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  • Writer's pictureNico

Are You Strong Enough To Run?

Running is primal. Running is humanistic. Running is the way of naturally decompressing + lubricating the body yet the overall yearly incidence rate for running injuries varies between 37 and 56%. [1] So, why is running so "tough" on the body? Let's begin with "shock absorption." Shock absorption refers to the process by which a mechanical or hydraulic device absorbs or dampens impact forces. In running, significant impact forces, 2.5-5x body weight, are acting on the body. This impact occurs during the initial contact and stance phase of gait. Basically, the moment the foot touches the ground, and the moment the knee is at peak bend. [2] Though jogging is predominantly happening in the saggital plane, when deconstructing the gait/jog pattern, we see with each step there's a brief moment where we're being stabilized by a single leg. Any time we're balanced on a single leg, albeit briefly, the movement now turns into a multi-dimensional or transverse plane pattern. So although jogging looks saggital plane at first, it actually is a multi-plane movement pattern. Single leg stabilization amongst core stabilization are KEY in our gait/running technique to prevent unwanted force on our ankles, knees, hips, lower back, and so on. If you find yourself in pain after a run, it may just be your body isn't ready to withstand the extra joint-force that occurs with running. However, our body is intrinsically designed to naturally absorb these impact forces when our body is free from muscular imbalances + facial restrictions. See, our day to day posture, stress levels + nervous state, injuries, etc. all have an impact on our body's efficiency to adapt + process stress. If we're trying to go for a jog with muscle imbalances + weakness's, the joints within our body are compromised negatively affecting their working capability + diminishing our capabilities of recovering. I'm writing about this because for the past 2 years I've been deconstructing + honing in on my own running technique. Running should be pain free and exhilarating + that's my intention with training. So, is your body prepped for that run you're about to go on? Follow along with these moves + have some fun. If you find these moves pretty challenging + you still find yourself in pain after your runs, stick with these moves for now until they're easy.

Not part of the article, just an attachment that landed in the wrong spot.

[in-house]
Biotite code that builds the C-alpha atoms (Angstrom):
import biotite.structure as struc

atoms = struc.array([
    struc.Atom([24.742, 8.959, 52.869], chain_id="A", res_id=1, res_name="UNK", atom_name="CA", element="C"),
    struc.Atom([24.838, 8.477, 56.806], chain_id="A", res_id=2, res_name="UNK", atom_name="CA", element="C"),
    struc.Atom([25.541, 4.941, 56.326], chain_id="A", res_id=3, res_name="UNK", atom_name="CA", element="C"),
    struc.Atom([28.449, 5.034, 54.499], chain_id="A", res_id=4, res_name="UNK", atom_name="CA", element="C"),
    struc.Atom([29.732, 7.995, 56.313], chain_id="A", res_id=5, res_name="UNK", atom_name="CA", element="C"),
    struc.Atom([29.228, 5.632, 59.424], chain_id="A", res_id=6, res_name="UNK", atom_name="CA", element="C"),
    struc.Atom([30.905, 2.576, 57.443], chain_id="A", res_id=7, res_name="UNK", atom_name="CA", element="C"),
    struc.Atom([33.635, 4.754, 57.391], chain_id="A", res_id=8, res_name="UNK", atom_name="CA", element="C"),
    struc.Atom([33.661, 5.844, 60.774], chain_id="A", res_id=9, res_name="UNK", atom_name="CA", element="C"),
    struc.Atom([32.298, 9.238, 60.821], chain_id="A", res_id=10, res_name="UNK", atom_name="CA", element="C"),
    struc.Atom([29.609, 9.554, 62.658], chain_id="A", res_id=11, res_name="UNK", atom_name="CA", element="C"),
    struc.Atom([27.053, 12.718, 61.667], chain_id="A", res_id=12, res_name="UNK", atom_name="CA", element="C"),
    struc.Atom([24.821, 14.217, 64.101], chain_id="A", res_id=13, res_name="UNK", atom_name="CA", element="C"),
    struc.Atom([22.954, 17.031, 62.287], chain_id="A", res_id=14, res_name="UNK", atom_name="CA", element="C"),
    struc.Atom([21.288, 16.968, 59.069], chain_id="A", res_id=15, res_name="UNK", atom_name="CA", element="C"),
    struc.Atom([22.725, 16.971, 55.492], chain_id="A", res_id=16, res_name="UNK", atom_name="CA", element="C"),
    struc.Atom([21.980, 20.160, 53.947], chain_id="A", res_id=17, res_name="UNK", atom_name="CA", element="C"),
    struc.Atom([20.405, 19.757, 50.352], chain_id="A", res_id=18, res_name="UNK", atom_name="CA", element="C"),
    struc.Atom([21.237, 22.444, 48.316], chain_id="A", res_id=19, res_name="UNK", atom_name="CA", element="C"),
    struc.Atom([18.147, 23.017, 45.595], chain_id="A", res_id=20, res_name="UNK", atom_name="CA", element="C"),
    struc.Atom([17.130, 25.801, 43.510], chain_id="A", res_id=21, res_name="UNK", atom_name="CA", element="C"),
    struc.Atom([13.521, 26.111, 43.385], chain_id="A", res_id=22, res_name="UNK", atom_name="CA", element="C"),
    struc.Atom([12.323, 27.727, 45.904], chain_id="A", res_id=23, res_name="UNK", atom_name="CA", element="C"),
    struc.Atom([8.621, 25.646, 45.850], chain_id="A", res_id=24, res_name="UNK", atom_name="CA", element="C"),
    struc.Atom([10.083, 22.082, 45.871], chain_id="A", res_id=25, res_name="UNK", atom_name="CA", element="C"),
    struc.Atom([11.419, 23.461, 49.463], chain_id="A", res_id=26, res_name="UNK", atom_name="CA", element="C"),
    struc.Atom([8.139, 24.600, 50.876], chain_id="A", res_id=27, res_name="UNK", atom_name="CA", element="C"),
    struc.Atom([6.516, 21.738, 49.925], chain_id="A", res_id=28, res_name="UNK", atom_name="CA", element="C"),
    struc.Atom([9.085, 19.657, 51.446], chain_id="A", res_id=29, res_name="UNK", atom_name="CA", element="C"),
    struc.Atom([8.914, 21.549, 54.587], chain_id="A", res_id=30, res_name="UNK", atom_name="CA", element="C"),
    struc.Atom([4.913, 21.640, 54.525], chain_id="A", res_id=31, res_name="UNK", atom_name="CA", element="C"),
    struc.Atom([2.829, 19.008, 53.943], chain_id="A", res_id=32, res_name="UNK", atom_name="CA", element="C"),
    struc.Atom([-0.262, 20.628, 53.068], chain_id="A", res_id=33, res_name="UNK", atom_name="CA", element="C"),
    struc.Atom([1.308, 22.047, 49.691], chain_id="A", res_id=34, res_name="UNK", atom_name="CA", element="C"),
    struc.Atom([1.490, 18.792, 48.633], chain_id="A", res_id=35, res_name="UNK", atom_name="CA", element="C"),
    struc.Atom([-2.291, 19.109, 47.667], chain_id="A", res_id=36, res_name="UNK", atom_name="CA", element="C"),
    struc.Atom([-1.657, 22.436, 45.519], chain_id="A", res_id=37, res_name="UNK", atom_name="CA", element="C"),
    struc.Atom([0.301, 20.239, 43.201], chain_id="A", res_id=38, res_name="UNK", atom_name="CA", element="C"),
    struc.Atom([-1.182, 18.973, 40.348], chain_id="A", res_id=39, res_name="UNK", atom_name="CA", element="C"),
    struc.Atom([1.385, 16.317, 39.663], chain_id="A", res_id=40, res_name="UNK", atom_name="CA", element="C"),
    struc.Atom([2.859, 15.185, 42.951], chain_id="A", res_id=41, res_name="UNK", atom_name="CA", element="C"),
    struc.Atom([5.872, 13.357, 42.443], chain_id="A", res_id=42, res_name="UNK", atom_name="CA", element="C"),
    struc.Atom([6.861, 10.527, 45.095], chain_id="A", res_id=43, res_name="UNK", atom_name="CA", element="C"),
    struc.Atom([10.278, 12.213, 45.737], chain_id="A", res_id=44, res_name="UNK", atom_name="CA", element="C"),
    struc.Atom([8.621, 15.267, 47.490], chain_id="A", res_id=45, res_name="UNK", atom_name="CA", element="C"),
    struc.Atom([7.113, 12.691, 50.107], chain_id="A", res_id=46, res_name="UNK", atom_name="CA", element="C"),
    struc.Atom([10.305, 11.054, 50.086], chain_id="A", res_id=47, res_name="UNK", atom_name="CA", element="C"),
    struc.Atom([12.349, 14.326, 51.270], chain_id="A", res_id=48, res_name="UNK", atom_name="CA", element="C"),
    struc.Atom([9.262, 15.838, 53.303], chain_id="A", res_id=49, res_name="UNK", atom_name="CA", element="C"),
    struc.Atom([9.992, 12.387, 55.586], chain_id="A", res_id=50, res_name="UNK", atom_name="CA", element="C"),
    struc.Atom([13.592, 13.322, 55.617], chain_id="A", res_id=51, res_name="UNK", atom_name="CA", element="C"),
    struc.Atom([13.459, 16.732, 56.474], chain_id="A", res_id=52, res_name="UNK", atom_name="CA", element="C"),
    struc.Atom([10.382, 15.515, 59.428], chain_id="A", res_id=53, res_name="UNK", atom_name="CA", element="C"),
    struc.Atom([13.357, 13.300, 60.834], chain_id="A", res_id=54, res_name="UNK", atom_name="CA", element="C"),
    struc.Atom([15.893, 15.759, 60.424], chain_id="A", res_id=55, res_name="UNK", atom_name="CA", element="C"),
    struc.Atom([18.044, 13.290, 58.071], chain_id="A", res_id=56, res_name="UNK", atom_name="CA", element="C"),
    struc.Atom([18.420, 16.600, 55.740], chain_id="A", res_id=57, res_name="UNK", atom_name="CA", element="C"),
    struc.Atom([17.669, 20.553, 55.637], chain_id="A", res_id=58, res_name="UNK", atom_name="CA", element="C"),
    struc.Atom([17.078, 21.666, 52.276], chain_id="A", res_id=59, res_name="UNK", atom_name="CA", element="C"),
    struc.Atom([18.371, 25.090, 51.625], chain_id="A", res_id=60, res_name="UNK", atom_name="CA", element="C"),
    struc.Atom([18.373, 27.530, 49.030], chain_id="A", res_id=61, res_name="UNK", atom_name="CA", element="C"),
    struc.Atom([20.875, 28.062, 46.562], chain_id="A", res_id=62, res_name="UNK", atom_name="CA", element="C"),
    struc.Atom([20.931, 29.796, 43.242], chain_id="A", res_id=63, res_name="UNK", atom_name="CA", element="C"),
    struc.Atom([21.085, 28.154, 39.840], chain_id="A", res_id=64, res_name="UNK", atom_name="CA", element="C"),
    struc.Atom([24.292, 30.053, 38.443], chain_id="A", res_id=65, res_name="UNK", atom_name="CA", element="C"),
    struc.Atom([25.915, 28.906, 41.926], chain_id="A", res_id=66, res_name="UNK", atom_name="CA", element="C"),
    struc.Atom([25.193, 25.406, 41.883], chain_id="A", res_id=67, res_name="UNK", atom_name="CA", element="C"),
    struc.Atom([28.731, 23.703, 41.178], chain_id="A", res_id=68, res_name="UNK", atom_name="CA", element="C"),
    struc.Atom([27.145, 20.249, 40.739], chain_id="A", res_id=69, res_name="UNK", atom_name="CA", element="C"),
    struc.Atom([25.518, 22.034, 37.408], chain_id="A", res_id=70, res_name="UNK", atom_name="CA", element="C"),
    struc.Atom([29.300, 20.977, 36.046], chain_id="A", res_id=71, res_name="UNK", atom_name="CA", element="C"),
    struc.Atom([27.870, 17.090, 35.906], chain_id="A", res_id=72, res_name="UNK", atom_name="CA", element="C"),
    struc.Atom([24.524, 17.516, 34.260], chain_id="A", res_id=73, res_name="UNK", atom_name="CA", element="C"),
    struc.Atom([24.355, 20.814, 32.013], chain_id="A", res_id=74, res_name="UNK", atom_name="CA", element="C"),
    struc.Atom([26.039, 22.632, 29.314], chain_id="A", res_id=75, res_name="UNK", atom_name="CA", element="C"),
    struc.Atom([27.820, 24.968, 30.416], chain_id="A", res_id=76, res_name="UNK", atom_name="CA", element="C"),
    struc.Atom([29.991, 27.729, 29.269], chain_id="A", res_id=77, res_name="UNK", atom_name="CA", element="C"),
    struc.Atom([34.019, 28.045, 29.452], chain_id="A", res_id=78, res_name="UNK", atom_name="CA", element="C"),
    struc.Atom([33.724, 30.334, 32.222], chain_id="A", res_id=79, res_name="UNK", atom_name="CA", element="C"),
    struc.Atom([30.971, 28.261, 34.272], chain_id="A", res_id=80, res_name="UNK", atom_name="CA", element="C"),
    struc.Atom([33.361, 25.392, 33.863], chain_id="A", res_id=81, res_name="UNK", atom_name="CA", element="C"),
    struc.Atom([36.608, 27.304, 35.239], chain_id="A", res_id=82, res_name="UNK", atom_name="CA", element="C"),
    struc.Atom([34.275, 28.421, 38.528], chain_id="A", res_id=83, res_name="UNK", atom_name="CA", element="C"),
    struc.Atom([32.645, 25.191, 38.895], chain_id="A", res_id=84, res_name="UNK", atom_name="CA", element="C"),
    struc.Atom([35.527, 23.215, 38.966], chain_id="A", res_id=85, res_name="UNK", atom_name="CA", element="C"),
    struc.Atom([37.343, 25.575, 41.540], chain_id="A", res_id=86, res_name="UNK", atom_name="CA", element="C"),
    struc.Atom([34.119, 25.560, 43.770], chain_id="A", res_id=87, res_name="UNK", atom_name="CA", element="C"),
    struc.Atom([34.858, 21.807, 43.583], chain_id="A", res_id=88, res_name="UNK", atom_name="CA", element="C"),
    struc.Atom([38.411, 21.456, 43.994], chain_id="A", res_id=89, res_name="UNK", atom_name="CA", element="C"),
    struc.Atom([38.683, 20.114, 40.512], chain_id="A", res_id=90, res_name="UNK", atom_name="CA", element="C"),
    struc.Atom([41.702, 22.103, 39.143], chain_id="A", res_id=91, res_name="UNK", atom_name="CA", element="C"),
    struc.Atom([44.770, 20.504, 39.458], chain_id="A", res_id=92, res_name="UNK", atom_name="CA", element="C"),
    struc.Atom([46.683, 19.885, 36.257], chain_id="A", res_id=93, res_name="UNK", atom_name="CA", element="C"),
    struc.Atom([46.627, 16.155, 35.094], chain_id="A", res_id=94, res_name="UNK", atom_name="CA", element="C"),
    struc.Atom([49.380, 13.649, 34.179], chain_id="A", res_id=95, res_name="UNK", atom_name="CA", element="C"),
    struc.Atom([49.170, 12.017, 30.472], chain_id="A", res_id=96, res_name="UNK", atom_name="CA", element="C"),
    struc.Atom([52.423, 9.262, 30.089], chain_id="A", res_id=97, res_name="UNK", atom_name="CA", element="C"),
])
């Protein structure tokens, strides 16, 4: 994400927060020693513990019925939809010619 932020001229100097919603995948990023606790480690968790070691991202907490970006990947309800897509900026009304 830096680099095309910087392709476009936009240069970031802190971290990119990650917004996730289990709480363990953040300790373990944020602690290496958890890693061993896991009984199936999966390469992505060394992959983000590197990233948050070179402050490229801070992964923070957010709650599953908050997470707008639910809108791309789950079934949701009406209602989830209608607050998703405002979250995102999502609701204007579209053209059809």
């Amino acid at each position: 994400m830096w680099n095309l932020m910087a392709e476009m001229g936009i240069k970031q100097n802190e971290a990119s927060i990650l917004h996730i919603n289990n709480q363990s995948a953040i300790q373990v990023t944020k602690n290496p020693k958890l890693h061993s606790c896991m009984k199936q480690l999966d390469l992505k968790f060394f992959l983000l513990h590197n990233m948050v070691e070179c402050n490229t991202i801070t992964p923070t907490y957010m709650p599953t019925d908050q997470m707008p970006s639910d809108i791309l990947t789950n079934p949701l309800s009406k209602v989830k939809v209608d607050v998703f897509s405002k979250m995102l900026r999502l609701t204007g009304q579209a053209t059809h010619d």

You got this! See video below for pre-run mobility + activation.


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